This op-ed was sumitted to and published in an edited form in the Providence Sunday Journal on March 11, 2012.
Assad faces exile or fight to finish
World powers meeting in Tunisia in February began laying the groundwork for a political transition in Syria, and the United Nations General Assembly has already passed a resolution calling for Syrian President Bashar Assad to resign.
Yet parallels are already being drawn with recent events in Libya, and many expect Assad to meet the same fate as Moammar Gadhafi—being killed by his foes. They see several more months of brutal fighting by Assad to try to hold on to power before being finally hunted down and killed in a bloodbath by opposition forces supported by Western allies.
If such an outcome occurs, the international community deserves part of the blame – because it has removed any exit options for Assad and his senior leadership, despite the potential of these options to partially defuse the conflict.
For centuries, a struggling dictator in crisis could expect a retirement abroad with the continuation of his lavish lifestyle, and most importantly, no fear of prosecution.
A former colonial power, Cold War ally, or friendly neighbor would negotiate his safe removal from power, grant him exile in their country, and protect him from any potential prosecutions for crimes committed during his rule. This does not seem to be in the cards for Assad.
In the end, no one wants to see brutal mass murderers basking in the sun on a resort, but no one wants to see them continuing to murder civilians en masse either. In the past, exile was often the lesser of two evils, and such an option should not be removed from the table in Syria.
The practice of political exile has long been a mainstay in international relations, stemming from Napoleon Bonaparte, who was sent off twice to island estates following defeat in international war.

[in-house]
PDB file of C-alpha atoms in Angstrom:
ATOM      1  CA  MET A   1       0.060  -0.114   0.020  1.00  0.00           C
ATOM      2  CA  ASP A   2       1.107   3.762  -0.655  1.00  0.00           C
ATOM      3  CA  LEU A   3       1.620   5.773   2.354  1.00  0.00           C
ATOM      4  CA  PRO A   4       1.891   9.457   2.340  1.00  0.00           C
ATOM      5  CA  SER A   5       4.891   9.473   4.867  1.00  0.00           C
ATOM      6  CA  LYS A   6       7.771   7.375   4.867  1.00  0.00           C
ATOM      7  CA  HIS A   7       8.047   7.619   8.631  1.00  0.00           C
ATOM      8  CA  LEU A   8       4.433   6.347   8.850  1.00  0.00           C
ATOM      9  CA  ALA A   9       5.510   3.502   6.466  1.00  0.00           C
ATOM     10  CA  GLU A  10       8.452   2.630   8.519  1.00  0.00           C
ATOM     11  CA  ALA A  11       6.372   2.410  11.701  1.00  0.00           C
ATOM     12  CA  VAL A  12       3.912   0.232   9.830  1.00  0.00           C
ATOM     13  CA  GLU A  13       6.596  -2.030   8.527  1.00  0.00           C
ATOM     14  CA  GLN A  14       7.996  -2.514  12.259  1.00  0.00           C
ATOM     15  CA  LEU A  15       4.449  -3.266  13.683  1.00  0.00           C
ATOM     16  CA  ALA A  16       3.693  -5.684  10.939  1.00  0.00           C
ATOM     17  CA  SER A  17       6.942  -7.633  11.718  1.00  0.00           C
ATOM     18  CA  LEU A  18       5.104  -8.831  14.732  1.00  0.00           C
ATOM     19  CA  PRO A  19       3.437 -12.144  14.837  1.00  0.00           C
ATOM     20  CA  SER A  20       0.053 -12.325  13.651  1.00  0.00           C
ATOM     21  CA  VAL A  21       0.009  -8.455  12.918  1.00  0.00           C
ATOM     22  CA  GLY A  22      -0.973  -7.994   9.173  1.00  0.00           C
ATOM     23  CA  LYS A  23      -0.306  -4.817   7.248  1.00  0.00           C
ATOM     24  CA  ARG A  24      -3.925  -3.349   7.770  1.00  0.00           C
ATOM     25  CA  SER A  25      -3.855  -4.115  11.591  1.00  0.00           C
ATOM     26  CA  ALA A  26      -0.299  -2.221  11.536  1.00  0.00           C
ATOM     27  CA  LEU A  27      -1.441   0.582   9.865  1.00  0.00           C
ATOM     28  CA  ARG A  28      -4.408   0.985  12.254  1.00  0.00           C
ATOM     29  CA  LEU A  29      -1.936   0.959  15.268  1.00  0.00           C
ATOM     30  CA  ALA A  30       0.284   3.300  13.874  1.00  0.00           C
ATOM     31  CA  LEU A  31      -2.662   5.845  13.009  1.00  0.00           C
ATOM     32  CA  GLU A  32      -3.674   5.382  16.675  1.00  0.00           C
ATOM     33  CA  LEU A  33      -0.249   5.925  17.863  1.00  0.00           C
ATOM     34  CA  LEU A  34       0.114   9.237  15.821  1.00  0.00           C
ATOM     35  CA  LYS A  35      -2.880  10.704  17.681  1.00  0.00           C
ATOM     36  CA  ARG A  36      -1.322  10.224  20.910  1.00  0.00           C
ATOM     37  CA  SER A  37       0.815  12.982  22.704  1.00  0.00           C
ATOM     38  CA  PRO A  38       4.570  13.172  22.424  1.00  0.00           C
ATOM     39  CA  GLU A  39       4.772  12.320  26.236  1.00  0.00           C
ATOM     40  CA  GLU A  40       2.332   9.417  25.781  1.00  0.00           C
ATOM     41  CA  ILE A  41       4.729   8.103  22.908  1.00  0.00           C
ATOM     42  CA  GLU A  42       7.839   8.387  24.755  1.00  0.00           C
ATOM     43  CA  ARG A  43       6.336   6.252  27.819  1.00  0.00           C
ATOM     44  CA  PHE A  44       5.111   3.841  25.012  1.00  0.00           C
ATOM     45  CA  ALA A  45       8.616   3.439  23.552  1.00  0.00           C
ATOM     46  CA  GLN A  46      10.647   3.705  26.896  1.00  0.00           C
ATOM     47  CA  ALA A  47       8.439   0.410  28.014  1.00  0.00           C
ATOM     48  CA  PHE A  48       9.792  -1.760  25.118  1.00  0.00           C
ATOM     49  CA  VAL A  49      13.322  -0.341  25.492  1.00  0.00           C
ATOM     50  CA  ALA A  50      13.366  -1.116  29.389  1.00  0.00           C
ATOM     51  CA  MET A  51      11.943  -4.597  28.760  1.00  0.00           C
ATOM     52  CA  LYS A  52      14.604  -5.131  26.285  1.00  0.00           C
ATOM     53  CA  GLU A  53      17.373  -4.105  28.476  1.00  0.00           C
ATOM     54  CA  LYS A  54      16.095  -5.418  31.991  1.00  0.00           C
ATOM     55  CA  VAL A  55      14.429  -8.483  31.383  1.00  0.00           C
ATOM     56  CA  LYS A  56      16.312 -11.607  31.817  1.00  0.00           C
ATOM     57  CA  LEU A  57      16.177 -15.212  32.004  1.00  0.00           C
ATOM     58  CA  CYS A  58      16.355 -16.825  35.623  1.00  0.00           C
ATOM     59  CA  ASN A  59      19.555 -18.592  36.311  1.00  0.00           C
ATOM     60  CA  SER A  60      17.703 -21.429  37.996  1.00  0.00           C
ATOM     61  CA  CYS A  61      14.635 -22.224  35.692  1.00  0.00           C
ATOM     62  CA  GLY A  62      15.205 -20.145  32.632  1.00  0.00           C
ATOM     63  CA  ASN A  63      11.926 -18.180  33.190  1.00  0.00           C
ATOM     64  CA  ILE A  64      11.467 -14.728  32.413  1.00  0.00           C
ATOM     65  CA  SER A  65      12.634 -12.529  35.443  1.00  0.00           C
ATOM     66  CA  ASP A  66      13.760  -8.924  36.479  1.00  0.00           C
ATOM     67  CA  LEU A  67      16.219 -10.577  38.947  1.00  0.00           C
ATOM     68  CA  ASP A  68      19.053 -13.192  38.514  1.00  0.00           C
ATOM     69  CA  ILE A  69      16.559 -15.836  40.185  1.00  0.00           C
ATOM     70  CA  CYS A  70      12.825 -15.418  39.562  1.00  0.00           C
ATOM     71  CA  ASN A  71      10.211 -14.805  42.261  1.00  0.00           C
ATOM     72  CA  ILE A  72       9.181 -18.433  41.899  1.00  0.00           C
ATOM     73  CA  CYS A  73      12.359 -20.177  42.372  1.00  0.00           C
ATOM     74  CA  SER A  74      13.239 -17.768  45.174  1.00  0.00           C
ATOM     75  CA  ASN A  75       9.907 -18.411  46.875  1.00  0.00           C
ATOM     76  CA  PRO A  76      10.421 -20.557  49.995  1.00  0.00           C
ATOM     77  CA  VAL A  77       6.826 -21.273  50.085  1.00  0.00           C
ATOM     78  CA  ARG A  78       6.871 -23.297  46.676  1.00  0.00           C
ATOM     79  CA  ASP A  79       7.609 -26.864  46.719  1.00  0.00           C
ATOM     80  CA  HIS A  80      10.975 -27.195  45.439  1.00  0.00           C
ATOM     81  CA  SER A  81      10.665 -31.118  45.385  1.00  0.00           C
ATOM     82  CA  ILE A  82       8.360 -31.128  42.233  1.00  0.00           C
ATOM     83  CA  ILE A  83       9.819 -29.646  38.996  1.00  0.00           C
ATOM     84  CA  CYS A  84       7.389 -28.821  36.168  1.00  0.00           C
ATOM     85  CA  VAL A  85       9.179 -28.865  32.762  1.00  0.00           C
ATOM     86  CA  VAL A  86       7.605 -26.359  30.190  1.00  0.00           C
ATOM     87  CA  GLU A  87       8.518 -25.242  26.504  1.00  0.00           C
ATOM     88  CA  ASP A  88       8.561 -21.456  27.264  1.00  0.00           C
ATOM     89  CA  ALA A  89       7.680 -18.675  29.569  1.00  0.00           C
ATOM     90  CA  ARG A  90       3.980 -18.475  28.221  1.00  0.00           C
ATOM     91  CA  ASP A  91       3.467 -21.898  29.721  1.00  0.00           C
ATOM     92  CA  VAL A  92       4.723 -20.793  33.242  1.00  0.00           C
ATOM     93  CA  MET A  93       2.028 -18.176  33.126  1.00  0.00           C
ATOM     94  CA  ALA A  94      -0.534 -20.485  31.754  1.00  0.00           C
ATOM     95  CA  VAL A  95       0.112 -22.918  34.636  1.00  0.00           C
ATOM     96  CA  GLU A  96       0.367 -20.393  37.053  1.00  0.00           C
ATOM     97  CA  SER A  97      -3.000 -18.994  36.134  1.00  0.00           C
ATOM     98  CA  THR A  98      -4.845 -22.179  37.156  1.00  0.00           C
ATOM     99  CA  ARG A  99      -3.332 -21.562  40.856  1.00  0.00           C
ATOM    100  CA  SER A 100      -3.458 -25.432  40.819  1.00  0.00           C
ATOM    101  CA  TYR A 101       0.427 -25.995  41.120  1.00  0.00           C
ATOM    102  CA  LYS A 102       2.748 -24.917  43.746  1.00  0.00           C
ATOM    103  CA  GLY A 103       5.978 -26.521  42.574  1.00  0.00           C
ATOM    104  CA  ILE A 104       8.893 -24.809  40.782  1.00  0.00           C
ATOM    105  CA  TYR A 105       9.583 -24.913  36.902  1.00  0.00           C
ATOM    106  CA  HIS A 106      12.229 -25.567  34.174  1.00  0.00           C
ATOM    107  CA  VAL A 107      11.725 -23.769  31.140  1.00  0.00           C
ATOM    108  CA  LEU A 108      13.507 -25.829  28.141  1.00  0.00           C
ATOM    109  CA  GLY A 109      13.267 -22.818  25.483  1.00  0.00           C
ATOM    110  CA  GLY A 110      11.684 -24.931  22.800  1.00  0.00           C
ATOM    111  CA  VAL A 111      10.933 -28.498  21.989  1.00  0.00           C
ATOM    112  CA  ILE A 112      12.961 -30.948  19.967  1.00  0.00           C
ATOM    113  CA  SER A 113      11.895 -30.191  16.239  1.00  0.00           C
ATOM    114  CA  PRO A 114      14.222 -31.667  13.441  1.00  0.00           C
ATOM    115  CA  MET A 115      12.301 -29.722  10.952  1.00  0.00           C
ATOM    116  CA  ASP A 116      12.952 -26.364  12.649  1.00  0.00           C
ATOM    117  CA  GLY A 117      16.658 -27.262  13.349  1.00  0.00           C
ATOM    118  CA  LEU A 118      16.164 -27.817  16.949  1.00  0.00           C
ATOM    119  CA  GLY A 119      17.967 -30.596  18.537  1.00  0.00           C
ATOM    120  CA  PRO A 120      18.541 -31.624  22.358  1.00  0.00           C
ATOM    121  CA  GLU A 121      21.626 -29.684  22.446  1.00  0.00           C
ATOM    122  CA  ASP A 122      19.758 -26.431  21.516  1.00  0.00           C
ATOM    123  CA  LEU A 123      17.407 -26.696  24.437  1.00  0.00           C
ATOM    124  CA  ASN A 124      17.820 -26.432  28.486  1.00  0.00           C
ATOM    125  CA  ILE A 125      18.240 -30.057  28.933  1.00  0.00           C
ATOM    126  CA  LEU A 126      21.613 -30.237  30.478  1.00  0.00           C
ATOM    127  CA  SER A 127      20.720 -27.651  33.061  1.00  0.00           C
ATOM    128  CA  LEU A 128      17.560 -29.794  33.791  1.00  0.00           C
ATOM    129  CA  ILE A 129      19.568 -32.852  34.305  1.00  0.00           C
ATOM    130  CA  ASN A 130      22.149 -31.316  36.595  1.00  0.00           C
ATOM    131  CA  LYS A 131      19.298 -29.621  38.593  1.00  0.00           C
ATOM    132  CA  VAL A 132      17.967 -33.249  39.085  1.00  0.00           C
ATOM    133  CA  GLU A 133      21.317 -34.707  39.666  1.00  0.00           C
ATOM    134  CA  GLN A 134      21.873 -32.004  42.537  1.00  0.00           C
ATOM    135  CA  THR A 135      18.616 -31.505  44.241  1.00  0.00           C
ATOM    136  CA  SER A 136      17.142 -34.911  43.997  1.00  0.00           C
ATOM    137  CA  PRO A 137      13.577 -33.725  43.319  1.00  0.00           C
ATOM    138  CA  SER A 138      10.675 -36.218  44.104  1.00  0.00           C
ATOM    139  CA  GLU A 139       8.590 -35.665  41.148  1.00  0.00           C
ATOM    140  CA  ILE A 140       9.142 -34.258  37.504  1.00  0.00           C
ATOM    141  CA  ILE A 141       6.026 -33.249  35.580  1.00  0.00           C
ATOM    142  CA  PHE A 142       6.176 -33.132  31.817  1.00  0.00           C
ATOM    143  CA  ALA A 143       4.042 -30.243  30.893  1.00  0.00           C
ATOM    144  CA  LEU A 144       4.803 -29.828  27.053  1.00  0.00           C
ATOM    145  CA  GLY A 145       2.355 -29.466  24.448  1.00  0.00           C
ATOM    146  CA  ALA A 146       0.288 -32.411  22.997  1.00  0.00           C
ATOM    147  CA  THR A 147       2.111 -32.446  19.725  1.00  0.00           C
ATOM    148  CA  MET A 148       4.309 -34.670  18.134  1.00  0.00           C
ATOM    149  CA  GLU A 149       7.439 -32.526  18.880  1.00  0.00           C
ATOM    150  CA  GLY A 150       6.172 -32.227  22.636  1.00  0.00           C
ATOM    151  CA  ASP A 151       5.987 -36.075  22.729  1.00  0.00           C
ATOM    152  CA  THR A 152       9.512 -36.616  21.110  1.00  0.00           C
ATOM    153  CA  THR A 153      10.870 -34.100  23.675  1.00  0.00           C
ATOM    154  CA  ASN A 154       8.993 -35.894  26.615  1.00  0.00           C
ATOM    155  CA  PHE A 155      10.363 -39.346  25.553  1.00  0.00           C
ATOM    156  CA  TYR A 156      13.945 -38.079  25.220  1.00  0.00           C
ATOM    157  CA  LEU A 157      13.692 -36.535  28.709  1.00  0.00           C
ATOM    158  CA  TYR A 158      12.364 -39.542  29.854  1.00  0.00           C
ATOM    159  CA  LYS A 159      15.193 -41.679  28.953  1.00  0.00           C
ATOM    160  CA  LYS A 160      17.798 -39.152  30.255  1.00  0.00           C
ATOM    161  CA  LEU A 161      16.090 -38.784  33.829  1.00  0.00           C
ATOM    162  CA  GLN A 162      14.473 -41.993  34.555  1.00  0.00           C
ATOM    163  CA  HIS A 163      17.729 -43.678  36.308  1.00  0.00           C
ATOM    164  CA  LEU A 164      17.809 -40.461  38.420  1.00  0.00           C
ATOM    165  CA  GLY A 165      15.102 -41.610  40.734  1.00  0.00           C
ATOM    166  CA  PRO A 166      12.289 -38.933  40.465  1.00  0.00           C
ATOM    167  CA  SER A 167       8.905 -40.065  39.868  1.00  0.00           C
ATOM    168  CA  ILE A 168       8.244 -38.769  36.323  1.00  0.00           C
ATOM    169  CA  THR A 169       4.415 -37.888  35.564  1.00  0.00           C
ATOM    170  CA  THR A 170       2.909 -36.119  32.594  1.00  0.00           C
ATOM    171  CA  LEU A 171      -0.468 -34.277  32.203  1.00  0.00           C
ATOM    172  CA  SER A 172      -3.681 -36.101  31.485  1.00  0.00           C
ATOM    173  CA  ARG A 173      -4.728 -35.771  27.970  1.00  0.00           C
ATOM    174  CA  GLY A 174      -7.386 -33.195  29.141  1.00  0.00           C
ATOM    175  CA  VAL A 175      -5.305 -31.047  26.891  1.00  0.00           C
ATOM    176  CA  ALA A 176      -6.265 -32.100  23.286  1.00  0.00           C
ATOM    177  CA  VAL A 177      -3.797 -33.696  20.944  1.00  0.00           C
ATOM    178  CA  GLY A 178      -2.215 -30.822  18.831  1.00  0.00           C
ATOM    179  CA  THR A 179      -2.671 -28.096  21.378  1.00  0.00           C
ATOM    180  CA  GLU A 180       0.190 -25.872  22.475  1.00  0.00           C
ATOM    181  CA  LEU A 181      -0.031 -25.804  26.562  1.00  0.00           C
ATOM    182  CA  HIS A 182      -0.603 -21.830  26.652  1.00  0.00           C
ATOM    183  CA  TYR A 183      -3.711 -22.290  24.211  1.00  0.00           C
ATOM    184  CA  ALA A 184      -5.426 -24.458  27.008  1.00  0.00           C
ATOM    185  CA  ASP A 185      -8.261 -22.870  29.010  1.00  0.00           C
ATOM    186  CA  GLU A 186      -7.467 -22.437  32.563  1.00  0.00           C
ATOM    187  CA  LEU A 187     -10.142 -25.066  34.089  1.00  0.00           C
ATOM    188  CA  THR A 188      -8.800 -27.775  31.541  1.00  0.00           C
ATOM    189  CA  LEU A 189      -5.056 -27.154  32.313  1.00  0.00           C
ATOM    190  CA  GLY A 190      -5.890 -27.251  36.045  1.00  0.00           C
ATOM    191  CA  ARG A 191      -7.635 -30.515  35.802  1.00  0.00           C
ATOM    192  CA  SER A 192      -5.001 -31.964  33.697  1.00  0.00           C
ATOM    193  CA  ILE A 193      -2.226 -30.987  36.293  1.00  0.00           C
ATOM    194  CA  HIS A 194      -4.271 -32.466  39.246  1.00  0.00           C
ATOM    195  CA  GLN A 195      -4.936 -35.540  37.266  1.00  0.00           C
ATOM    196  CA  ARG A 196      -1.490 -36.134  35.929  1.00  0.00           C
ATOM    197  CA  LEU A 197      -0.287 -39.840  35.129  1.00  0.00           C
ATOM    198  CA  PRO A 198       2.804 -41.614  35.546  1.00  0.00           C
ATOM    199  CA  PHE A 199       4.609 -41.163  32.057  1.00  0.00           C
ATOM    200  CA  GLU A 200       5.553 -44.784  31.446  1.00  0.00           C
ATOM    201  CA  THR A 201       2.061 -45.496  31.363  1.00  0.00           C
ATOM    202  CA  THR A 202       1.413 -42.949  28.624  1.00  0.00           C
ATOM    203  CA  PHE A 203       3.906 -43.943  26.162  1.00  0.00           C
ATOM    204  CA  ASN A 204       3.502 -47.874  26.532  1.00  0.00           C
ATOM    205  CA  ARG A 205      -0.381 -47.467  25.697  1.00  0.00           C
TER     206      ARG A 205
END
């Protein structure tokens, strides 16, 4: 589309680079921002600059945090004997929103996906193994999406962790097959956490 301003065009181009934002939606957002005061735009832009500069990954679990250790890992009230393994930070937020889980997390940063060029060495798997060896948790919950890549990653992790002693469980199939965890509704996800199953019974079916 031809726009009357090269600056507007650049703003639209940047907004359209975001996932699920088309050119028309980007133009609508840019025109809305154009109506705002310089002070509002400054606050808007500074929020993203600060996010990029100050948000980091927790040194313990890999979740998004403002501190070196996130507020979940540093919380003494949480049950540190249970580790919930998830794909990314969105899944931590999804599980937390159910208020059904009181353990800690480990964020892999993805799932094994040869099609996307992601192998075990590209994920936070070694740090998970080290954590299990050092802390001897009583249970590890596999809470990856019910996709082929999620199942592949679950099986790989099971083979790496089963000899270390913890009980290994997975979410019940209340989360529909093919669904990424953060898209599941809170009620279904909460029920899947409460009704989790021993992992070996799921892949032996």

Kaiser Wilhelm II was given safe refuge and protection from prosecution in the Netherlands following Germany’s defeat in World War I. Former Ugandan dictator Idi Amin lived peacefully for more than two decades in Saudi Arabia following his forced removal from power in 1979. Similarly, Jean-Claude “Baby Doc” Duvalier enjoyed the sanctuary of France for nearly two decades until his poorly planned return to Haiti, last year.
While not every dictator has found refuge or escaped popular uprisings in time, exile has always been a likely and attractive exit option, and has played into the strategic calculations of leaders during times of unrest. Yet the international climate is changing, and it is becoming increasingly less acceptable to provide safe haven to an international criminal. Few countries would be willing to endure the international and domestic criticism that would come with harboring a former dictator, particularly one like Assad whose human rights violations have been front-page news.
In addition to this normative development, legal developments further restrict the potential for exile, and harboring states are bombarded with extradition requests from a variety of global courts. Dictators now know that their options are limited and that any exile that is granted is extremely risky and uncertain. Nigeria, for example, reversed course on Charles Taylor, charged with crimes against humanity in Liberia, releasing him to stand trial in The Hague just three years after granting him refuge.
And while this expansion of accountability for violators of human rights is positive, we are now seeing the negative side effect of this development. With nowhere to go, dictators are clinging to power and using brutal means to do so. In Syria, this has taken the form of tank attacks on civilians and the use of human shields, with no end in sight. Yet, removing Syria’s senior leadership has the potential to diffuse the situation, one which, given the significant firepower of the Syrian military, could see a slaughter of civilians on an epic scale.
Russia, a key ally of Syria and Assad, and powerful enough to partially resist international human-rights norms, is in a unique position to help. Letting Russia take the lead on the negotiation and extrication of the current regime would also let Moscow save face and play a more important role in shaping Syria’s future—a future that Russia needs to feel will include a continuation of close relations between the two countries.
In the end, such a move would not free the international community from the significant work that needs to be done to help Syria move forward, but it might just enable that work to begin sooner and with thousands fewer civilian deaths.
Andrew G. Reiter, assistant professor of politics at Mount Holyoke College, is a scholar of transitional justice, international law, and political violence.